Monday, March 28, 2016
Missing In Action
The delegation is supposed to be investigating rumors of other POWs, but the Vietnamese government, in the person of General Trau (James Hong), accuses Braddock of war crimes. Kicked out of Vietnam after killing Trau (though Kasdorf maintains his alibi), Braddock looks up old war buddy Tuck (M. Emmet Walsh) in Bangkok, rents Tuck’s boat, collects some ordnance, and sneaks back in country to rescue POWs.
Arthur Silver, Larry Levinson, and Steve Bing’s baffling credit for “Characters Created By” is explained easily enough. This film, directed by Joseph Zito (INVASION U.S.A.), was produced back-to-back with, but after, the film Cannon later released as MISSING IN ACTION 2: THE BEGINNING. This was supposed to be the sequel, but Cannon believed it was the better film, so the studio flipped the release dates, making MIA 2 one of Hollywood’s earliest “prequels.” It is a good film with an excellent score by Jay Chattaway (MANIAC COP). More importantly to Cannon, it was a successful film, opening at #1 at the U.S. box office and beating the debuting NIGHT OF THE COMET and JUST THE WAY YOU ARE.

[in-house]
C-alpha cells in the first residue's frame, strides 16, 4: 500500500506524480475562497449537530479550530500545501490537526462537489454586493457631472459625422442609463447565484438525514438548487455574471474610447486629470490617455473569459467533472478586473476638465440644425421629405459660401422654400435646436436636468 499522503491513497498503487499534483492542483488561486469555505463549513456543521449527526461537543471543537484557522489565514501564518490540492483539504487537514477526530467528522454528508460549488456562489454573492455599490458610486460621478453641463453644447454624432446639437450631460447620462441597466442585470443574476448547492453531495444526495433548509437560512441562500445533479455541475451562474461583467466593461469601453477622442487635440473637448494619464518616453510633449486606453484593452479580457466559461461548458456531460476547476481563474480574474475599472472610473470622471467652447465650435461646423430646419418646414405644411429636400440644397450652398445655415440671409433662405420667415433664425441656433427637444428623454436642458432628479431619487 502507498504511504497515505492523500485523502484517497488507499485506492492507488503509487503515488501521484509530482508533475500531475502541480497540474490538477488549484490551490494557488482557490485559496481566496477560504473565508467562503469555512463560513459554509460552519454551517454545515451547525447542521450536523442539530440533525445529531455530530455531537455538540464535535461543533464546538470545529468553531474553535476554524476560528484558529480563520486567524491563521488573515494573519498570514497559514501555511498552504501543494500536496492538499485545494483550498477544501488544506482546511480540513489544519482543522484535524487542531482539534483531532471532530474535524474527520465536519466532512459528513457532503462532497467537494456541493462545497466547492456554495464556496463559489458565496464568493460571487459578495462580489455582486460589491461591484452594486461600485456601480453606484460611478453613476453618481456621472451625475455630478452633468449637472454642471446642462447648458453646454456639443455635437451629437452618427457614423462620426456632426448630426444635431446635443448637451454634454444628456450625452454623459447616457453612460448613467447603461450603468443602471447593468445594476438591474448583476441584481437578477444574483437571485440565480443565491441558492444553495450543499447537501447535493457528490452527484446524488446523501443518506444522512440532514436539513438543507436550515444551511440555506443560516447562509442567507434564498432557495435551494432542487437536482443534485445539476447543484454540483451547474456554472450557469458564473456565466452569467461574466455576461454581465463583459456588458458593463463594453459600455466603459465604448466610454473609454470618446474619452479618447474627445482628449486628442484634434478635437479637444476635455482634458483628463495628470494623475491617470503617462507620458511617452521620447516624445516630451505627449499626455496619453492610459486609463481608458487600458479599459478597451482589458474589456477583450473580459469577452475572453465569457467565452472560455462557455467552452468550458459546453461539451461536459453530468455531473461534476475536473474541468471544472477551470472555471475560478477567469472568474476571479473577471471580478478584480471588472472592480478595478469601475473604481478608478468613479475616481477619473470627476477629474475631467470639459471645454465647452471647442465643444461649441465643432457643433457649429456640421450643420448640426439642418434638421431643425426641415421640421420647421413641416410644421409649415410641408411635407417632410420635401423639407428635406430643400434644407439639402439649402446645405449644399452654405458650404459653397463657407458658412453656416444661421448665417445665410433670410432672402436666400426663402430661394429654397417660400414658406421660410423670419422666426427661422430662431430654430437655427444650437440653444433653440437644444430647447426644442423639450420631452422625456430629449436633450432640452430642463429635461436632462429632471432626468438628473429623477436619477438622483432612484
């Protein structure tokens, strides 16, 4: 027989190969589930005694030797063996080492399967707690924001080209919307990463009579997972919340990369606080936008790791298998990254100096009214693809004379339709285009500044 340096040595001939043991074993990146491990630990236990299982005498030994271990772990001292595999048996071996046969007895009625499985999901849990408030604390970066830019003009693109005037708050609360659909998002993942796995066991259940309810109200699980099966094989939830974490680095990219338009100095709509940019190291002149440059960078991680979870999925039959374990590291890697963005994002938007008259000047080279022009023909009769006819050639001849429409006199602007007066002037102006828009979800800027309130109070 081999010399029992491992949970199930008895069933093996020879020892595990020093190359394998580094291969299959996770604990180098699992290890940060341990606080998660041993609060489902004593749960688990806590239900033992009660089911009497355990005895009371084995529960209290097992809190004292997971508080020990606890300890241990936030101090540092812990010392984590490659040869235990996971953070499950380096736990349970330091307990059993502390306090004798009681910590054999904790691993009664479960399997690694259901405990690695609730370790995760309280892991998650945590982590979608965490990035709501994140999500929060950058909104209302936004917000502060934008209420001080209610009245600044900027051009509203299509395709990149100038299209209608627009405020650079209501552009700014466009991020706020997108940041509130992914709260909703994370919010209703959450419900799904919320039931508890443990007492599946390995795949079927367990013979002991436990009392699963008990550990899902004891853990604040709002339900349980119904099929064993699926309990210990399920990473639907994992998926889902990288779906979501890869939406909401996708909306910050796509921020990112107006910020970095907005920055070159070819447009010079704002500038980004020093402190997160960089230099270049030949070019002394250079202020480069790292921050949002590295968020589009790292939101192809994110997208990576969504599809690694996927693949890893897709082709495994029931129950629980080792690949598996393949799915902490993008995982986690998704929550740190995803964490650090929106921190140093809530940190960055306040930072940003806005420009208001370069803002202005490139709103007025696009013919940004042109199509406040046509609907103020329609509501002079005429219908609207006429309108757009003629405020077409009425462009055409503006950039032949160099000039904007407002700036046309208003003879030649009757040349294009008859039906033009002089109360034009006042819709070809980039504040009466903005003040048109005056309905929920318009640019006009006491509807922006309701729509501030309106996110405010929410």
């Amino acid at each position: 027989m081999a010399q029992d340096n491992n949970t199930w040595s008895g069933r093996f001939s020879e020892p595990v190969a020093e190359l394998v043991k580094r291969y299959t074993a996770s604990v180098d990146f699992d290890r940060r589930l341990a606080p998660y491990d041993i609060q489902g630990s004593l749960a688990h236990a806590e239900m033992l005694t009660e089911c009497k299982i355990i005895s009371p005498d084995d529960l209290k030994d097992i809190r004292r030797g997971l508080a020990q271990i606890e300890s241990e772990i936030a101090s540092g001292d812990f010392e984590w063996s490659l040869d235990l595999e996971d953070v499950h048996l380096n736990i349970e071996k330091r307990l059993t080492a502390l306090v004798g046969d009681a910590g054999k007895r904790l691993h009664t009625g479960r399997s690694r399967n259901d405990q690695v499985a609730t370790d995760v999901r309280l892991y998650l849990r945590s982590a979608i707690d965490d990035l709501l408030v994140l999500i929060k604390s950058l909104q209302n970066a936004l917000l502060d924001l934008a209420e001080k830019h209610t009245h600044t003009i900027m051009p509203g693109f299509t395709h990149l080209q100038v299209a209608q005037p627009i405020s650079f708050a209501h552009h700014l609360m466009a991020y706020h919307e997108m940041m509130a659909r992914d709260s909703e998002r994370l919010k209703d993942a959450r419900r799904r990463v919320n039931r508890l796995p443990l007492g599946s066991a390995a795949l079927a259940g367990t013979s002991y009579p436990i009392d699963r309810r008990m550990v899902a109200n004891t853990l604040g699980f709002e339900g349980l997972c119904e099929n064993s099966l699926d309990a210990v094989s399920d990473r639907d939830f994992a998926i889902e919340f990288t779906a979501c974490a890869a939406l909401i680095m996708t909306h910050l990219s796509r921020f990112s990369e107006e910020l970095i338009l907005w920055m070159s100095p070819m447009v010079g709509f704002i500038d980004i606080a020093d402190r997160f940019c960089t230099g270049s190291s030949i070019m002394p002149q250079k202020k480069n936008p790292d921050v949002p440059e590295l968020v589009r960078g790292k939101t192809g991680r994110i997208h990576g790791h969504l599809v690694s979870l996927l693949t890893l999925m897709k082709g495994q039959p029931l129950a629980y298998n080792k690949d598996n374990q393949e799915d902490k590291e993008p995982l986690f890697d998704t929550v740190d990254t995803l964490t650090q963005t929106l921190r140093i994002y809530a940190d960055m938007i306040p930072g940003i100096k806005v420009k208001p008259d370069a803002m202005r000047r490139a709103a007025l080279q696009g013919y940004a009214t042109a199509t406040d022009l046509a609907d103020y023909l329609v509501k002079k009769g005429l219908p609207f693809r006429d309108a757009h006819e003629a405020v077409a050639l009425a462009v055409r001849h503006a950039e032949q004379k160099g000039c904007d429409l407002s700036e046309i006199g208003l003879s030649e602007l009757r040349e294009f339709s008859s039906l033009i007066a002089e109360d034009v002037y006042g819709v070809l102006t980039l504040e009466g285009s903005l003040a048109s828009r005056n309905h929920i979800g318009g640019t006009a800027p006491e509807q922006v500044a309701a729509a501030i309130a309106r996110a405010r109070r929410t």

MISSING IN ACTION was not just one of Cannon’s biggest hits, but it was the first of Norris’ films for the studio, kicking him onto Hollywood’s action-star “A-/B+ list” and freeing him from the chopsocky ghetto. In MISSING IN ACTION, Norris barely demonstrates his karate skills, preferring to dispatch the baddies with big guns and bigger guns.
Working from a screenplay by frequent Norris collaborator James Bruner (AN EYE FOR AN EYE), director Zito proves himself well-suited to the material. His eye for action is superb, always placing the camera in the right spot for maximum impact. Shots of Norris’ stunt double rappelling across a line stretched several stories above the street are beautifully framed and lit. Zito nails the more dramatic scenes as well, alternating a cool explosion in a Bangkok hotel with shots of seriously injured bystanders in the street, showing that violence has human consequences.
Norris not only “returned” as Braddock in MIA 2, though the prison camp seen in that film is different than the one he escapes from in MIA, but also in 1988’s BRADDOCK: MISSING IN ACTION III. An interesting note: Jean-Claude Van Damme is a credited stuntman on MISSING IN ACTION, though it’s unclear if he can be recognized.